However, Treadwell discounted any implication that his comments might relate to the current controversy between the United States and Canada regarding jurisdiction over the Northwest Passage. The essential point is that, in an open Arctic Ocean, the United States needs to be prepared for all eventualities, he said.
Research needsWhen compared with other oceans, the Arctic Ocean has relatively few buoys for monitoring the sea temperatures, salinity and currents, Treadwell said. Buoys provide important inputs to weather forecasting and long-term climate monitoring. However, existing facilities do include a cable-moored buoy near the North Pole, operated by an international research team that includes personnel from the University of Washington Applied Physics Laboratory.
Unmanned aerial vehicles and underwater vehicles might also provide a means of observing ocean conditions.
And, on land, researchers have used several hundred boreholes to monitor permafrost conditions.
One issue of particular significance to Alaska is the movement of the magnetic North Pole. The pole has moved north by several hundred miles in recent years and continuation of that trend would likely result in less aurora activity in the state.
From a community perspective, the erosion of the traditional languages of the indigenous Arctic peoples is causing major concern. The Alaska Native Language Center in the University of Alaska Fairbanks is monitoring the shrinking number of people speaking traditional languages, Treadwell said.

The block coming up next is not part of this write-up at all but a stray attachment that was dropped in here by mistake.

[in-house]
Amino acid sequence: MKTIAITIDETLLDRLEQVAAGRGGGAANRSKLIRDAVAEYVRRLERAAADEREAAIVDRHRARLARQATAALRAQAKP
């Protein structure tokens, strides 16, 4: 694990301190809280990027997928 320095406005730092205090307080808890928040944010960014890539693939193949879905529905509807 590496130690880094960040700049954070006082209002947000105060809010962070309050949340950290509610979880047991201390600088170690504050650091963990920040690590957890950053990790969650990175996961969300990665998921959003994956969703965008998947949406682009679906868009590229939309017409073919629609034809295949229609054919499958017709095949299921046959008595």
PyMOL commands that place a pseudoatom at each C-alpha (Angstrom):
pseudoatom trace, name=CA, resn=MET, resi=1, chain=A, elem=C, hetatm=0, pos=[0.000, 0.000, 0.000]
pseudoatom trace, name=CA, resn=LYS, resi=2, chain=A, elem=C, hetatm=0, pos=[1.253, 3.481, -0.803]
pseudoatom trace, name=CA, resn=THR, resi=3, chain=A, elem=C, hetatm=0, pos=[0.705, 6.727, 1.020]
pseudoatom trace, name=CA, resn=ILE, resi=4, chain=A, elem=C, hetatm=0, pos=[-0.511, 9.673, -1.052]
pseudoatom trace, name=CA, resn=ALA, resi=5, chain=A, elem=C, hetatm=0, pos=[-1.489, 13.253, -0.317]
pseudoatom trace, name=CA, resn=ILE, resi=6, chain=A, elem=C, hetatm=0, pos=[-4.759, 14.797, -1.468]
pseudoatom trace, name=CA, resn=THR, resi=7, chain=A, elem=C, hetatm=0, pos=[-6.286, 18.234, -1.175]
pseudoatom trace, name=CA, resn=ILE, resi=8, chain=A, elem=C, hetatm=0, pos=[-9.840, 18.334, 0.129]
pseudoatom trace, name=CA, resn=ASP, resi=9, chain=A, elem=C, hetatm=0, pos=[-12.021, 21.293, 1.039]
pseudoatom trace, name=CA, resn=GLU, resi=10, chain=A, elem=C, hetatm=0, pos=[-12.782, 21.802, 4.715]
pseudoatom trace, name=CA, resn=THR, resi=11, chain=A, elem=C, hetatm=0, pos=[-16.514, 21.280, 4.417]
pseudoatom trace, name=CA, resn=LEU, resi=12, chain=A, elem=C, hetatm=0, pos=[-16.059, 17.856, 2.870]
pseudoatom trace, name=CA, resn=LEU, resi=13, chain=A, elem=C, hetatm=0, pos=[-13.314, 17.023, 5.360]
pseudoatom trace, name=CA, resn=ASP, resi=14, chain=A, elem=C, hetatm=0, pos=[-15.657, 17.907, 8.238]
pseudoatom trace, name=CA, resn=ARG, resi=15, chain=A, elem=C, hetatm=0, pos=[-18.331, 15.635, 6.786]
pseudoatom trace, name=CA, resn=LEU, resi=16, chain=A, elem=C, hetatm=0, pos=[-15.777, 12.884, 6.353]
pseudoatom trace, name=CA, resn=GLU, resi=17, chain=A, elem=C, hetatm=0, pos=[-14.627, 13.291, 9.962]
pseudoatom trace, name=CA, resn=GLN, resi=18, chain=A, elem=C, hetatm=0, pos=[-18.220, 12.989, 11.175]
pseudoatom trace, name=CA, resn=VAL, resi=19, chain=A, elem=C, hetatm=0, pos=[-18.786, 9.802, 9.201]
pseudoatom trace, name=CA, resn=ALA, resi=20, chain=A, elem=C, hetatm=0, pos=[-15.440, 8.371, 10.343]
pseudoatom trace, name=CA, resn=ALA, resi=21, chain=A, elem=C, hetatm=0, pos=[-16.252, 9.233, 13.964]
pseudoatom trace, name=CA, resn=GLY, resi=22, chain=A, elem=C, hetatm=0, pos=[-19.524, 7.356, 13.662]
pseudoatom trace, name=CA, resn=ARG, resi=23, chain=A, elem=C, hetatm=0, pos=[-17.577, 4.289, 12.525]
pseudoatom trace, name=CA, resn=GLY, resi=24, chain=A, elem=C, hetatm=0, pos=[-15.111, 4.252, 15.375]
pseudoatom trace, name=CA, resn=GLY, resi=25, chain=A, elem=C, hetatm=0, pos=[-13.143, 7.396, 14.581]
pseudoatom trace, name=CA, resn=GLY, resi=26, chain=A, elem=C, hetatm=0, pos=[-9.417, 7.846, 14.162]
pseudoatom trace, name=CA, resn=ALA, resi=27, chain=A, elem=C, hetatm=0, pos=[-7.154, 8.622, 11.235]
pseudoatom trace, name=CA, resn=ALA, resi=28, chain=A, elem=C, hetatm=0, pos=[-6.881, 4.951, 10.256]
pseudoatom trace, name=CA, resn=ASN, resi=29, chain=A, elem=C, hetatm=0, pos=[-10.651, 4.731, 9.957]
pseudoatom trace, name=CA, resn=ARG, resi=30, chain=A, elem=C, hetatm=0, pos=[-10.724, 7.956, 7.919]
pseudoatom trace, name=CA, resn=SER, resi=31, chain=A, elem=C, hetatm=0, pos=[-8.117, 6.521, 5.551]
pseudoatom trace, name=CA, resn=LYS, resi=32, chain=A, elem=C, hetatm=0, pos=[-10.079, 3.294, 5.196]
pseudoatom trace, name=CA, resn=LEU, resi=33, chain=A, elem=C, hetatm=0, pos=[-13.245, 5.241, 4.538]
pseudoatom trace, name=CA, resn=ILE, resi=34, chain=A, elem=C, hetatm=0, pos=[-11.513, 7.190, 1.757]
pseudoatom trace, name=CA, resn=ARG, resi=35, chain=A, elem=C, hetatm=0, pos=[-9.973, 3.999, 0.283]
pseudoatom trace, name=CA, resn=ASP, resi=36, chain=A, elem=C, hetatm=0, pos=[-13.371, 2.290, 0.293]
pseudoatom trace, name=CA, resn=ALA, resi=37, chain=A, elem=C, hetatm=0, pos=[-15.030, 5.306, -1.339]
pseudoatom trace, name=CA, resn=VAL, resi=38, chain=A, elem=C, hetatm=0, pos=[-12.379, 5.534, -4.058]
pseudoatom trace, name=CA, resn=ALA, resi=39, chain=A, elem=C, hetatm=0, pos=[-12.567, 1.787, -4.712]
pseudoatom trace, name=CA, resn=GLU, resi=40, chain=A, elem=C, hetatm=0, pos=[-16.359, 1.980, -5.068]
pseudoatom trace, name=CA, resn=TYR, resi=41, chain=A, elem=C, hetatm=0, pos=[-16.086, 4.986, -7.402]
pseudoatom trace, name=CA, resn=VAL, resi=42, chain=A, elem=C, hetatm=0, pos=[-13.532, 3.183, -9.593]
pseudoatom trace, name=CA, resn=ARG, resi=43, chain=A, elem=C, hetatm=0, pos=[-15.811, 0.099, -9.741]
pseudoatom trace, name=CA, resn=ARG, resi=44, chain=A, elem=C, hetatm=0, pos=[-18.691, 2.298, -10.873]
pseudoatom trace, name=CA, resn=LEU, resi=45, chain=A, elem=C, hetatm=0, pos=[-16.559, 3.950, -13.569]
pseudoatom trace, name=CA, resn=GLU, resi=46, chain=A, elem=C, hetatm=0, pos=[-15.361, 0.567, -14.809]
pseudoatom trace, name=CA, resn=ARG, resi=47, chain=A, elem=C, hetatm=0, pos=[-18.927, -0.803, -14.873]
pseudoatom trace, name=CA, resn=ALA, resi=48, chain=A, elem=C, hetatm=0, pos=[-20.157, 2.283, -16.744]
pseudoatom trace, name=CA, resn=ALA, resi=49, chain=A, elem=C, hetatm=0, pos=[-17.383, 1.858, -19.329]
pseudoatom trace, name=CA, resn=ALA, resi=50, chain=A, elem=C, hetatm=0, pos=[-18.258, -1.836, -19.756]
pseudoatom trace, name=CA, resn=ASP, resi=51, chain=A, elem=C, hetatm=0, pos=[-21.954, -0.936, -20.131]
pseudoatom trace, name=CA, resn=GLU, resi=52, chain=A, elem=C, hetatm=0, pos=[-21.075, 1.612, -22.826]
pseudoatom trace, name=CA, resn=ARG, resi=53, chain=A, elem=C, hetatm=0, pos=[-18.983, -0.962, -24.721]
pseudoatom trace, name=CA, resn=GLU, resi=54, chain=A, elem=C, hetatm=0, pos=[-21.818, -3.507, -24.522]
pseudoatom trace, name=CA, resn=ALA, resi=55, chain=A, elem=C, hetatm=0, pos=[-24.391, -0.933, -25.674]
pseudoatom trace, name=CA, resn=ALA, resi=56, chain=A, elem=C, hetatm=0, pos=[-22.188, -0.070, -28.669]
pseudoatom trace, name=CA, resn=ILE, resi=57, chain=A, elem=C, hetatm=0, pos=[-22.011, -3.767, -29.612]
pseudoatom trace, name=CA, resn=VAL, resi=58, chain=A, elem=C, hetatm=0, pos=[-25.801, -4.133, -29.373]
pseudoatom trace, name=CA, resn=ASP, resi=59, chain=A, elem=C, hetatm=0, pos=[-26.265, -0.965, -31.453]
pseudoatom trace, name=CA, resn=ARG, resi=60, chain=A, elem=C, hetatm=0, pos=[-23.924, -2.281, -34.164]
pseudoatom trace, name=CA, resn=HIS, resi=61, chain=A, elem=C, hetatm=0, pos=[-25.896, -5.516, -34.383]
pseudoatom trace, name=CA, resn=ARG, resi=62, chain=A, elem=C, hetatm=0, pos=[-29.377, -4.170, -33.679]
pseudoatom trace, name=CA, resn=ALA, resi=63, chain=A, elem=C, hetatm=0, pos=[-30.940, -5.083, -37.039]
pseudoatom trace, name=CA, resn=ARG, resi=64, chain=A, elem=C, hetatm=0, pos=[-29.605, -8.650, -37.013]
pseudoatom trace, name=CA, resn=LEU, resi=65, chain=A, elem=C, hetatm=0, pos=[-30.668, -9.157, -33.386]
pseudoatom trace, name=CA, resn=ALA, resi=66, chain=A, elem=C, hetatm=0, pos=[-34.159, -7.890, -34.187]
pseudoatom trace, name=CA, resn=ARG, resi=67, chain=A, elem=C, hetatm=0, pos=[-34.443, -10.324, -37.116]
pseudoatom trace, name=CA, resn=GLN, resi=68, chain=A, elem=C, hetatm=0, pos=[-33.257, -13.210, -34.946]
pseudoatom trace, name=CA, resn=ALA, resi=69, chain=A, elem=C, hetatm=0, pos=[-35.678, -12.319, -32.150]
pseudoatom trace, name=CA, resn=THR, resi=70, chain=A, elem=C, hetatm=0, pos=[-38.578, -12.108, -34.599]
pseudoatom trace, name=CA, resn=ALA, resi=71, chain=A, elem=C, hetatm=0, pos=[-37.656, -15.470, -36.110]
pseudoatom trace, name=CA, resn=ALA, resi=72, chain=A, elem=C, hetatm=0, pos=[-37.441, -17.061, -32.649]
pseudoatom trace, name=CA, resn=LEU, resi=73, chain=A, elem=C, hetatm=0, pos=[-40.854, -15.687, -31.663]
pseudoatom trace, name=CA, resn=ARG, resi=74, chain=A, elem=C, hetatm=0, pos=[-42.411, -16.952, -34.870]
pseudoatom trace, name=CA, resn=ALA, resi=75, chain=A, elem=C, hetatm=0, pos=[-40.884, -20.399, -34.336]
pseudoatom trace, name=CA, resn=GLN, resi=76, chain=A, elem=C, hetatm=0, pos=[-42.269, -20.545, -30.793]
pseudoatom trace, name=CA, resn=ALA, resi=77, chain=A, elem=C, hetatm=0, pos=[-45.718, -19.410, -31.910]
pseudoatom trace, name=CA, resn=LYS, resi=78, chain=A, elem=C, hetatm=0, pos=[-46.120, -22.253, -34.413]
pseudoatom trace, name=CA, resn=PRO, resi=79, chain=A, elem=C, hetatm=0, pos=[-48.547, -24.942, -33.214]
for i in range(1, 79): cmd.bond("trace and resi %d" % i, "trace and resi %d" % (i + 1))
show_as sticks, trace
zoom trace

“The (Arctic Research) Commission has named language and the preservation of identity and culture a new priority for federal research,” Treadwell said. “… We don’t want to lose the ethnosphere.”
On the other hand, increasing research and other activity in the Arctic is leading to a phenomenon that Treadwell characterized as “an age of a connected Arctic,” as evidenced by a burgeoning density of satellite phone calls in the region.
And in the fall all eight Arctic nations endorsed an initiative called the Arctic Observing Network, a proposal to hook together existing and planned observation programs and efforts in the Arctic. Observations would cover a wide range of disciplines, including climatology, hydrology and ecology.